Bravery

I am learning to be brave.

 

But not the bravery that is required to jump out of a plane or speak in front of people.

Not the kind that is required when applying to a new job or standing up for someone.

 

Oh how I wish it was that kind of bravery.

 

 

I am learning spiritual bravery.

The kind of bravery that is required to choose His plan over mine.

The kind where I hold everything I hold dear in my hand, an open hand, and not a closed fist.

The kind where I keep my hand open, no matter how bad I want to hold tightly to everything I love.

 

 

I had a plan – a wonderful plan.

A plan I loved and could reach, and it was happening.

I loved every part of my plan.

I thought over it, I mulled over it, I put my heart into it.

I treasured it.

 

So I was holding my plan in a tightly closed fist.

 

Even a slight tug at a finger caused me to scream and put my foot down like a toddler holding a precious toy.

I took it everywhere. I thought of it all the time.

Every detail had importance.

Everything had to go right – and it would! I had planned it out meticulously.

 

 

So when God didn’t directly touch the plan, but rather poked a key detail, I was…. well. I just was.

 

That was my plan… Why did He have to mess with it?

My heart was sold on this plan… I was chasing after this plan.

In my eyes it glorified Him, it had Him centered, and it was a good plan.

 

 

 

My plan was just that: good.

And good isn’t good enough for the Lord

 

My plan wasn’t the Lord’s. That’s simply it.

 

He didn’t destroy it; He just threw a question in it.

And that question’s answer could change everything.

 

 

The question served one (or many) purpose: to remind me that He has much better in store.

My plan is NOTHING compared to what He has planned.

 

But why is it still hard to not fight for my plan?  To unclench my fist and let Him take it away?

 

 

Here’s the thing about a clench fist – God can’t take away from it (which I guess is the point), but He can’t add to it either.

 

I am not letting God take from me, but I am not allowing Him to give anything to me either. He may have endless blessings that He wants to overflow into my hands, but a clenched fist doesn’t have the room for them.

A clenched fist wont accept anything new no matter how good it is.

 

He has more in store for me than I realize – dreams, goals, and passions I know nothing about yet – a God-ordained calling.

He wants to place all this and more in my hand to treasure. But I need an open, receiving hand.

 

The posture of a receiving hand is the same posture of a giving one.

To receive from the Lord, I need an open hand.

To give to others and the Lord my hand also needs to be open.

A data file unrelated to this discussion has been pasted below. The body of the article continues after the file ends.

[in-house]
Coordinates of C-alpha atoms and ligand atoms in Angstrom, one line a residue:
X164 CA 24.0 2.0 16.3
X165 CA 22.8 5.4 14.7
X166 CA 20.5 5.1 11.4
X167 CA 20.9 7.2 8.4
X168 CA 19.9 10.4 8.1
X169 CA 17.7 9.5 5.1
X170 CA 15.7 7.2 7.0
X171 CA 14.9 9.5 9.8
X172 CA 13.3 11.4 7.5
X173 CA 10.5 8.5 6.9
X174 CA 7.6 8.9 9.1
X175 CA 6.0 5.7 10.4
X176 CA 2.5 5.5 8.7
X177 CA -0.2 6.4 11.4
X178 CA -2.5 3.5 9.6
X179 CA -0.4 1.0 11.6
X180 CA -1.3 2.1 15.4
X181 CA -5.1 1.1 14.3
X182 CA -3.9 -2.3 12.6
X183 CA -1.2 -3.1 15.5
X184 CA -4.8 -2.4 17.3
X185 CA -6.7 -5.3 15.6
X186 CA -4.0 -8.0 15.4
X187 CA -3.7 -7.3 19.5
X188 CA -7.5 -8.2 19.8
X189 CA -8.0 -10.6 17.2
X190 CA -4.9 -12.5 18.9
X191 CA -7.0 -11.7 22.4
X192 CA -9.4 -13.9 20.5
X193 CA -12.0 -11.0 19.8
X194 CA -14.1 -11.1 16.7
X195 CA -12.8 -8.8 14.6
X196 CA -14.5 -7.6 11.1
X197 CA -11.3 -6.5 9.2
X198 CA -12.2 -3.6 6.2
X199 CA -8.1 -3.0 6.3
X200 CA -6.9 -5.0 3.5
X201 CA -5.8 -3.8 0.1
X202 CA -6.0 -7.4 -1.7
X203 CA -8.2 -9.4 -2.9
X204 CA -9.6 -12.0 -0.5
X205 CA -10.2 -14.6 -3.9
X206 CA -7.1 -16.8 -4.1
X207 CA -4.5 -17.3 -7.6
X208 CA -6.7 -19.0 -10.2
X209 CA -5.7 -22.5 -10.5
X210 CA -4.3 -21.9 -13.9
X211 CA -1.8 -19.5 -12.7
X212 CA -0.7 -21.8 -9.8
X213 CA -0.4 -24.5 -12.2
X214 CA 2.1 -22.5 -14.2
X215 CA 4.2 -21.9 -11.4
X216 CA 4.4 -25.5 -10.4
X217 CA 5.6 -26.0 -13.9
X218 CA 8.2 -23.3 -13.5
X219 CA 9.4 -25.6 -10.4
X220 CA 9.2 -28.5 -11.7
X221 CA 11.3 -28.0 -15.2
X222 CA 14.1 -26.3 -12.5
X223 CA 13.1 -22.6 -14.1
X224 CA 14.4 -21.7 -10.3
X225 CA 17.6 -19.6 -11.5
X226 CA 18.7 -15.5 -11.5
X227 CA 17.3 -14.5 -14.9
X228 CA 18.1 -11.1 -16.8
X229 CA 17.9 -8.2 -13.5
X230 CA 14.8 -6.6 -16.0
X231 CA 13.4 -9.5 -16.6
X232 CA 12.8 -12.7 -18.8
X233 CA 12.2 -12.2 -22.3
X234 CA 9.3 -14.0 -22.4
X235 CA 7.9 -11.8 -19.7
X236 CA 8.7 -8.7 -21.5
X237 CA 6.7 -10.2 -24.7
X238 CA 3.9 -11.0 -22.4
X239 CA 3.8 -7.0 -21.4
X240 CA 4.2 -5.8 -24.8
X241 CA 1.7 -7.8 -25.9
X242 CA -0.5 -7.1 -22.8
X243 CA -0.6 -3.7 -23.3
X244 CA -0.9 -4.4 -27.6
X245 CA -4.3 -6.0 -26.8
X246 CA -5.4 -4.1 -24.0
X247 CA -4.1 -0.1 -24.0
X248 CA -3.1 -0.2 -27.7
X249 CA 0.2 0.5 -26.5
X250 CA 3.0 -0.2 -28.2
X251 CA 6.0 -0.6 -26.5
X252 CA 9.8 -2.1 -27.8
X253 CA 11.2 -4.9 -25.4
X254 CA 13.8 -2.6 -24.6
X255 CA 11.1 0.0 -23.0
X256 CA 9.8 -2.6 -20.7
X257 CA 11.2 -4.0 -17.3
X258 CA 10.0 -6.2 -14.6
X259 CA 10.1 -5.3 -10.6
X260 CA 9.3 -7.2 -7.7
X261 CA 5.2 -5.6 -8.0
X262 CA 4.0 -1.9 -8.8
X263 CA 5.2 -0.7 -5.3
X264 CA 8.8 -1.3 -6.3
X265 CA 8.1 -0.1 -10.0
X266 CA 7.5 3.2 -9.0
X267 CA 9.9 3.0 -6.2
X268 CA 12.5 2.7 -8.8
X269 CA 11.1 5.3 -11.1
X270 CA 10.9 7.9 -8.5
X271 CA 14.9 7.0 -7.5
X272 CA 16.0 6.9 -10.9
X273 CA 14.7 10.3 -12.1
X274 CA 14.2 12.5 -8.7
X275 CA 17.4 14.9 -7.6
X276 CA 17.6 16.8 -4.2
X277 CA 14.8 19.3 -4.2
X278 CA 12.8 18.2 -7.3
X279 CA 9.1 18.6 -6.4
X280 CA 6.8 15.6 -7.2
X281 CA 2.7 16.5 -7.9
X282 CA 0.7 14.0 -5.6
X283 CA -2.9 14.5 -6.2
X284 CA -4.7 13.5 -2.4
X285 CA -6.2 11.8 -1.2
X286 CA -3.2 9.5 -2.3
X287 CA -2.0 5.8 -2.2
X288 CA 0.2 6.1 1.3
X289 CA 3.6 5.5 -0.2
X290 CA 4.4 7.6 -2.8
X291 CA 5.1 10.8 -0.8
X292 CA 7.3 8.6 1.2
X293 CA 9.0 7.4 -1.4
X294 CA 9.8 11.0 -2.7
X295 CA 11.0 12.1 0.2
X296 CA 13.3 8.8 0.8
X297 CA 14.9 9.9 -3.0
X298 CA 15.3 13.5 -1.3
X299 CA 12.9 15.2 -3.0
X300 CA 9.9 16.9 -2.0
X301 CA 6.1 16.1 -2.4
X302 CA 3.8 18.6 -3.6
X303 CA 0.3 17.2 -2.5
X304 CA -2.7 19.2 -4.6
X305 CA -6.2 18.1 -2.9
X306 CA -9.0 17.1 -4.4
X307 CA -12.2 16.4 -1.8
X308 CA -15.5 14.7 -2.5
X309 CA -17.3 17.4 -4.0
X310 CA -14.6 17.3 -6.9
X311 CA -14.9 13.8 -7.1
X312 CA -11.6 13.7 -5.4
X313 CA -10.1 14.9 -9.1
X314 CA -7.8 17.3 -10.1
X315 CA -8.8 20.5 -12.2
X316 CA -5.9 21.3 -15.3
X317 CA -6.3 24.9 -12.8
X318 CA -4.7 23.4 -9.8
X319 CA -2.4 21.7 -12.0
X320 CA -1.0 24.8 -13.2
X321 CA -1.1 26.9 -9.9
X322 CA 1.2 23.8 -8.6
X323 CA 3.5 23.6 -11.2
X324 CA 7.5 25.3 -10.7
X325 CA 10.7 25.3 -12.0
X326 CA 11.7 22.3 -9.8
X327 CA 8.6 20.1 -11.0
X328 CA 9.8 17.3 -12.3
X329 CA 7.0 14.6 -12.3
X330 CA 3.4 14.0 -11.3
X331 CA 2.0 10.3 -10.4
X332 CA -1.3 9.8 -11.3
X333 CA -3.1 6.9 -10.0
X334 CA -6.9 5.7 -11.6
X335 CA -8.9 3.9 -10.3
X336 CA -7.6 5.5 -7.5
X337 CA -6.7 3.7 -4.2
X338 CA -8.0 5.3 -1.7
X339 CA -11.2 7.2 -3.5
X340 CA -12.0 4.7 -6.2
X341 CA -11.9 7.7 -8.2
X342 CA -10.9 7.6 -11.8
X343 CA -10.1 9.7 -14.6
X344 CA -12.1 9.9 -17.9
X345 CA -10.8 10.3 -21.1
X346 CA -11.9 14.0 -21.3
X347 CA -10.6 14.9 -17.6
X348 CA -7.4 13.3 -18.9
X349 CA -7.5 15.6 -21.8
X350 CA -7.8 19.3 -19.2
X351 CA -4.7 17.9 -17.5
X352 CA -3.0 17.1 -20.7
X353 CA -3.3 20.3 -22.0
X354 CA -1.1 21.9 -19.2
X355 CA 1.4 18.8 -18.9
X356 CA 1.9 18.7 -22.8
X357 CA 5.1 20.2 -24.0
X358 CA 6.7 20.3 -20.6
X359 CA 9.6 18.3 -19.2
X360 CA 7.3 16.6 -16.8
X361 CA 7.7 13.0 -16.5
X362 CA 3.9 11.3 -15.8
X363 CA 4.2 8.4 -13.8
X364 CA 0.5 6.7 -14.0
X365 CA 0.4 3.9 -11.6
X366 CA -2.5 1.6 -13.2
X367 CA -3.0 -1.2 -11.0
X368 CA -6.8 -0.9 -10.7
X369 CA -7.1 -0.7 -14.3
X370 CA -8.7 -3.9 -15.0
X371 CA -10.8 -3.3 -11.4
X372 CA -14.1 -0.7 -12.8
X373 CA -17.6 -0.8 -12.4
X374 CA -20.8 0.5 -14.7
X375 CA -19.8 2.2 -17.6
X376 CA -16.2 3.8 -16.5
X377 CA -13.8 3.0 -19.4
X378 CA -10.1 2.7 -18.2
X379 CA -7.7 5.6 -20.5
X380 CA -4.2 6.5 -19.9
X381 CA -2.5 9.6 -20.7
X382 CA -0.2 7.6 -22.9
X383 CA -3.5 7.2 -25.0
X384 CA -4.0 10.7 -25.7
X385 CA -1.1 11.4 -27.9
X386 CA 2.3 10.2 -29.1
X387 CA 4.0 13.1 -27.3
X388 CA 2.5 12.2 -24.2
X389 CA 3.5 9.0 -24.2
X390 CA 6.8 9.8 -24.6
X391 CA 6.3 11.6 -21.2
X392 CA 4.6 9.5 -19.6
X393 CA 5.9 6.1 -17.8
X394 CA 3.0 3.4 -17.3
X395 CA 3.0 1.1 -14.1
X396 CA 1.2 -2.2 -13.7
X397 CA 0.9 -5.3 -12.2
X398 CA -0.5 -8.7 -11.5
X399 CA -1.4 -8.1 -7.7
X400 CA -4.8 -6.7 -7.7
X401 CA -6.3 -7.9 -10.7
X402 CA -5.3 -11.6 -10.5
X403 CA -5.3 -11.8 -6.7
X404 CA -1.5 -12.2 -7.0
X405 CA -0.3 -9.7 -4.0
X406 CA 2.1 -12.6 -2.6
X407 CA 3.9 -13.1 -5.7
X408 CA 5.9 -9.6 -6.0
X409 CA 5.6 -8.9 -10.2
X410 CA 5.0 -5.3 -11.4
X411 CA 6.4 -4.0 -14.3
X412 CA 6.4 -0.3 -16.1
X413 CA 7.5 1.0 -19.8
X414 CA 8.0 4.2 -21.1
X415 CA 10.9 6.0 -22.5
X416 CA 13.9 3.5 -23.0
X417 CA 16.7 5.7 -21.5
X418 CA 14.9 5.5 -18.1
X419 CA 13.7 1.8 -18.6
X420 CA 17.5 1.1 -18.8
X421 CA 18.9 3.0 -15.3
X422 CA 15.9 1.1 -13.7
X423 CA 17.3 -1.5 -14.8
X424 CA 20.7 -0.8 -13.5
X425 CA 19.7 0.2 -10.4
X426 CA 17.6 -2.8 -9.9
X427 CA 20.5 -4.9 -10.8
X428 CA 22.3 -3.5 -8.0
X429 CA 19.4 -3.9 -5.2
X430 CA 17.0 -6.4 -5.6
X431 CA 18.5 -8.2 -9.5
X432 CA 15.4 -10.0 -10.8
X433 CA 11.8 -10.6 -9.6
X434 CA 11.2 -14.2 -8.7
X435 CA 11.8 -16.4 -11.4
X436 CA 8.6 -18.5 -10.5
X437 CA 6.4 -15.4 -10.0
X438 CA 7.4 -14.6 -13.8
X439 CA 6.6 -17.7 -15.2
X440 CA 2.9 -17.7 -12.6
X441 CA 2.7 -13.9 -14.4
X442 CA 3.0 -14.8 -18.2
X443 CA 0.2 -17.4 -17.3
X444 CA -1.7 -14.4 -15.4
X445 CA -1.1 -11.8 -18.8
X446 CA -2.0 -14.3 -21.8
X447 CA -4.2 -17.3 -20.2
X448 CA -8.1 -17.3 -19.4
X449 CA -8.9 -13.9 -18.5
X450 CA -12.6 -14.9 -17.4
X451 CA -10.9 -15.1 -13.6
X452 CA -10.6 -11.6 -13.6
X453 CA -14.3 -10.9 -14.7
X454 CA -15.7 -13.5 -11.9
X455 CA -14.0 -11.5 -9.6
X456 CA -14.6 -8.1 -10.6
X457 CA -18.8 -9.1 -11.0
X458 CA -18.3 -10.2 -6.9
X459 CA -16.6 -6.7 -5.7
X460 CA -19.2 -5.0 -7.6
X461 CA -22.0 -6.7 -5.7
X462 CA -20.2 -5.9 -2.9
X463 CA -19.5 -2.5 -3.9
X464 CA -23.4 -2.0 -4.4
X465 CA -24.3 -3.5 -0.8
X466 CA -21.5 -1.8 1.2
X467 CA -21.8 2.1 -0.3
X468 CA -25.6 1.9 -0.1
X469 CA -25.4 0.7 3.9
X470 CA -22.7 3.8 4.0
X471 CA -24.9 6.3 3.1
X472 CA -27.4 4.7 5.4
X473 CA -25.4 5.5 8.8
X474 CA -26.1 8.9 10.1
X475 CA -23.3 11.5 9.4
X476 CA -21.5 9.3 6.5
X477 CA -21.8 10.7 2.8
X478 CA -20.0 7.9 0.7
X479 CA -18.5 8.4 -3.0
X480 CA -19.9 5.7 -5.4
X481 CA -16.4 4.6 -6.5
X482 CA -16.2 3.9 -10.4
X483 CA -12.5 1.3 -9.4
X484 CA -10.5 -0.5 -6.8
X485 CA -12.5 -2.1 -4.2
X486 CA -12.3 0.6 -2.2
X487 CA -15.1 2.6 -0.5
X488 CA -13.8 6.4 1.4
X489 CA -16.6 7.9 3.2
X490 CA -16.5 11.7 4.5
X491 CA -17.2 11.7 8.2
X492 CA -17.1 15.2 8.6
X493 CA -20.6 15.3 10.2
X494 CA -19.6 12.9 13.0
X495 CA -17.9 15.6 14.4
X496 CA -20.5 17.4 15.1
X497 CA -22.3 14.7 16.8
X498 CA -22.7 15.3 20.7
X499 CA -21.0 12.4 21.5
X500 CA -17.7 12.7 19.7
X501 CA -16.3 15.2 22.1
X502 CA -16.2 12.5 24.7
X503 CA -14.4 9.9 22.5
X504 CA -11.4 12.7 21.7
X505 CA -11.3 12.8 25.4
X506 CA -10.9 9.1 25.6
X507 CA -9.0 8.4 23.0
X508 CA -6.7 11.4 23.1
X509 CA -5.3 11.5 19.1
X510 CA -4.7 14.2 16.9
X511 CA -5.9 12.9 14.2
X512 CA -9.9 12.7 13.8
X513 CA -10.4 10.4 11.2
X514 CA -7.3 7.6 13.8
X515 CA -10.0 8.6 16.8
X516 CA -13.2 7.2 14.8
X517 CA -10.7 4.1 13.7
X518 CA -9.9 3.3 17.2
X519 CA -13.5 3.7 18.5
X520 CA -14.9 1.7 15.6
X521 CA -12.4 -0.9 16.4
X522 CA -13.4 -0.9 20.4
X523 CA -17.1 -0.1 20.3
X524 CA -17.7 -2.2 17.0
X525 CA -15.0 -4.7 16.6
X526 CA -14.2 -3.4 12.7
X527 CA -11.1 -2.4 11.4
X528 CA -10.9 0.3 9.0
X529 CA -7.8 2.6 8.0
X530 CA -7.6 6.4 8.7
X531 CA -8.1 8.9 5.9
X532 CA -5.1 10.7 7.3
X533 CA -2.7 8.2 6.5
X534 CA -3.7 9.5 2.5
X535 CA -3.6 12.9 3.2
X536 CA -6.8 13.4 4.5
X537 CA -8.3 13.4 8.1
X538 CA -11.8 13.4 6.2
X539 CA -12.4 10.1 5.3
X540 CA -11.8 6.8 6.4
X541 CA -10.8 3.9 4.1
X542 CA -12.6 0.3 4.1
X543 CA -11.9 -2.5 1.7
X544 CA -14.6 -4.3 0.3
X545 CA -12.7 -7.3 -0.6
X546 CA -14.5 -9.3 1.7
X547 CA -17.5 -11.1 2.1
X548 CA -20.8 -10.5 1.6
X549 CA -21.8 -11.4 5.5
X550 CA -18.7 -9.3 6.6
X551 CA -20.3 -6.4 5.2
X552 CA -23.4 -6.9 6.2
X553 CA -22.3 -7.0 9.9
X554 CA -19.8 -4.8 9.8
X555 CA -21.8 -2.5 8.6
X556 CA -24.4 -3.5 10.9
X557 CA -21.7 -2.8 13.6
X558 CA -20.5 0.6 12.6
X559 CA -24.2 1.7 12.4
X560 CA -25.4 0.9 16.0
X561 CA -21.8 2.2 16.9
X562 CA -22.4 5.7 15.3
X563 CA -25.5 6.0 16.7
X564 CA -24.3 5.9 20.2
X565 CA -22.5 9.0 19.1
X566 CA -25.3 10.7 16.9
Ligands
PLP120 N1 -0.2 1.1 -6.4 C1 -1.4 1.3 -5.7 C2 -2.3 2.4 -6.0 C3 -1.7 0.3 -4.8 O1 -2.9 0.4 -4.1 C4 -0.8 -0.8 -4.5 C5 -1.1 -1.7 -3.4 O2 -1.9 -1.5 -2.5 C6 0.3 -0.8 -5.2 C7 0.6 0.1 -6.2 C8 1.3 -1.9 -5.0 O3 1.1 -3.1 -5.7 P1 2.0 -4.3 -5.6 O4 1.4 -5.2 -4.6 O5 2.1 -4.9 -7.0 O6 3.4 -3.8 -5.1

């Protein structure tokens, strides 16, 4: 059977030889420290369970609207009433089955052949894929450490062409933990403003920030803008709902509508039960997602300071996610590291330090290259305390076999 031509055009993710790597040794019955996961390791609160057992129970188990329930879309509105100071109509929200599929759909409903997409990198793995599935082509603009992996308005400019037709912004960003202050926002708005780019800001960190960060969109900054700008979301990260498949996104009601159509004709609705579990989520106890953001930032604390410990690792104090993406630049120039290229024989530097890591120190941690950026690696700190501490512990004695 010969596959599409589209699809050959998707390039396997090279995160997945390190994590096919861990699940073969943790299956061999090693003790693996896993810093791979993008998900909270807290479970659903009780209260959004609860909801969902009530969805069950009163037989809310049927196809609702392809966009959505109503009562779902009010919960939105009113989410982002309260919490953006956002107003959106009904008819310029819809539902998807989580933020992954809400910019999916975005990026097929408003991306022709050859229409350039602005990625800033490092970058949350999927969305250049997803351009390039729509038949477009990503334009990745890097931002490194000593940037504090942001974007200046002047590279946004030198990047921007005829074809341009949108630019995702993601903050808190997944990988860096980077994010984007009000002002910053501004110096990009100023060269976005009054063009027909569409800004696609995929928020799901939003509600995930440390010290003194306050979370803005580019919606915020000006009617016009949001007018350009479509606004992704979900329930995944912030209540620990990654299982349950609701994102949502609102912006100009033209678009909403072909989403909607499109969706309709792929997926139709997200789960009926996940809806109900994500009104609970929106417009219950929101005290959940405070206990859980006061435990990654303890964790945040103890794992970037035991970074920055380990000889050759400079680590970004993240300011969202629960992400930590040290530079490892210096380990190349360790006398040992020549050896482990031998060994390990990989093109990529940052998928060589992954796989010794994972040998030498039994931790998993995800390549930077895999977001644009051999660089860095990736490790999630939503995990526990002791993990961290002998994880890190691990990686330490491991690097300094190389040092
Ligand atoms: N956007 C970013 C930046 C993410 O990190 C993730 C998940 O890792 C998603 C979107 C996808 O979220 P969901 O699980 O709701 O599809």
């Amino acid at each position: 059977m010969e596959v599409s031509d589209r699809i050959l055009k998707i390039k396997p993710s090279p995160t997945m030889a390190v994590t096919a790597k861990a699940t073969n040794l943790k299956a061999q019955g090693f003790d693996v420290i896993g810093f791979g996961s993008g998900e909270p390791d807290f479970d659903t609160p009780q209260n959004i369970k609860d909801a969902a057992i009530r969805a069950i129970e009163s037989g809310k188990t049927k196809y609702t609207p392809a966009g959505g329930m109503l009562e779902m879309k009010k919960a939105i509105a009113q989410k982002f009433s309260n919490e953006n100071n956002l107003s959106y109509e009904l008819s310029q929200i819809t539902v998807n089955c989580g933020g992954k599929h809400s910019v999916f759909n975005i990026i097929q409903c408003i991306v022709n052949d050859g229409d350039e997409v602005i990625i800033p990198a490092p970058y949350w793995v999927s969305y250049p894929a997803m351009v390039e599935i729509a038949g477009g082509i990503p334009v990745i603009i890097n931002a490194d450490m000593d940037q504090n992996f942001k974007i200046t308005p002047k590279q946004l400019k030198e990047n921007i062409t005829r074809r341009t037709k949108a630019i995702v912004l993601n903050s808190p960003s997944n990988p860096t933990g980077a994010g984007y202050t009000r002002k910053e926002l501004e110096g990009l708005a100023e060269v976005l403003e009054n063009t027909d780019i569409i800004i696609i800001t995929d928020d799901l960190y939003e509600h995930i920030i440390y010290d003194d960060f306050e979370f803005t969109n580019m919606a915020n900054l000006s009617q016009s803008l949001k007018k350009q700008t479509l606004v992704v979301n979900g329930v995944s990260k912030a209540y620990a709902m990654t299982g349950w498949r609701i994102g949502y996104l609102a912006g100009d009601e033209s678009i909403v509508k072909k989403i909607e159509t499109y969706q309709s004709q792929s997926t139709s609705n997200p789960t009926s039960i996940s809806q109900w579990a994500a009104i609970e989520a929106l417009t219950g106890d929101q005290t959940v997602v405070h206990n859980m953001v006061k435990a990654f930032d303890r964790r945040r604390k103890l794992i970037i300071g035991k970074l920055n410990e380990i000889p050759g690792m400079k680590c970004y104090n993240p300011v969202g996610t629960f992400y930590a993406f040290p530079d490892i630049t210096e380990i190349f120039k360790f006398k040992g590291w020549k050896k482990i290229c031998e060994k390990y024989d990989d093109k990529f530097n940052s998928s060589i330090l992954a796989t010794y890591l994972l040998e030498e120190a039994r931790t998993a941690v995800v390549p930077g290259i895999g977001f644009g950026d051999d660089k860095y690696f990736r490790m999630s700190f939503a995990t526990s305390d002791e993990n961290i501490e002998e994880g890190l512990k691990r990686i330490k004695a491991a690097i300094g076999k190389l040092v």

To give and receive divine blessings, I must have an open hand.

Can I bless and be blessed while holding tightly to what I have? Yes, but why limit blessings?

 

 

Also, part of my calling is to not only to make sure I am where I belong, but to also not hold others where they don’t belong.

And that is possibly what my plan was doing.

Who am I to hold someone back from God’s greater plan with my mortal one?

Holding my plan in a tight fist not only affected me, but it affected others as well. It held others where they didn’t belong.

 

 

Don’t get me wrong, I am still fighting the urge to slam my foot down and scream, “No! Its mine!”

I still want to cry and hold it as far out of His reach as my small arms can reach.

 

 

But He is my Daddy.

He has better for me than I can imagine.

He promised me a good and perfect plan (Romans 12:2).

He only wants the best for His daughter.

I have to be okay with not knowing what “best” is, but trust that it is truly best.

My Father dreams better than I do – and I am a big dreamer.

 

Trusting the unknown is bravery.

 

 

When He tapped my clenched fist I learned something else. A clenched fist is painful, but not just because it has to be forced open to take something.

A constantly fist cramps up after being clenched for a long amount of time. I am inflicting pain on myself before anyone even tries to touch it.

Fighting to hold what is in my hand is painful – self-inflicted pain.

 

And my Father sees the pain I am in.  All He wants is for me to hold my hand open – a much painless option.

 

An open hand also shows that I recognize that it is all His anyway.

It was His when He gave it to me; and it is His to take away.

It’s not mine to hold on to.

 

So even as I cry at His feet begging to know why He would take away my plan, I have my hands open.

Waiting to see what He replaces it with.  Hopeful with curiosity wondering how He will keep His promise.

He knows the desires of my heart; He will give me a path that is wonderful and pleasing.  I just need to be still and trust Him.

 

Why waste energy holding tightly on a mediocre plan when I could give all I have to what He places there?

I’d rather spend all my energy on His goodness and His plan that I don’t have any energy left to clench my fist around it.

 

 

 

So I am learning to be brave.

Not the kind of bravery that is required to jump out of a plane, speak in front of people, or stand up for someone.

But the kind of bravery that is required to hold everything I hold dear in an open hand.

A hand where God can place more in, and take away.

A hand that recognizes His dreams for me are greater and better than my own dreams for me. 

 

The bravery that accepts that it’s all His anyway, I am just blessed to hold it. 

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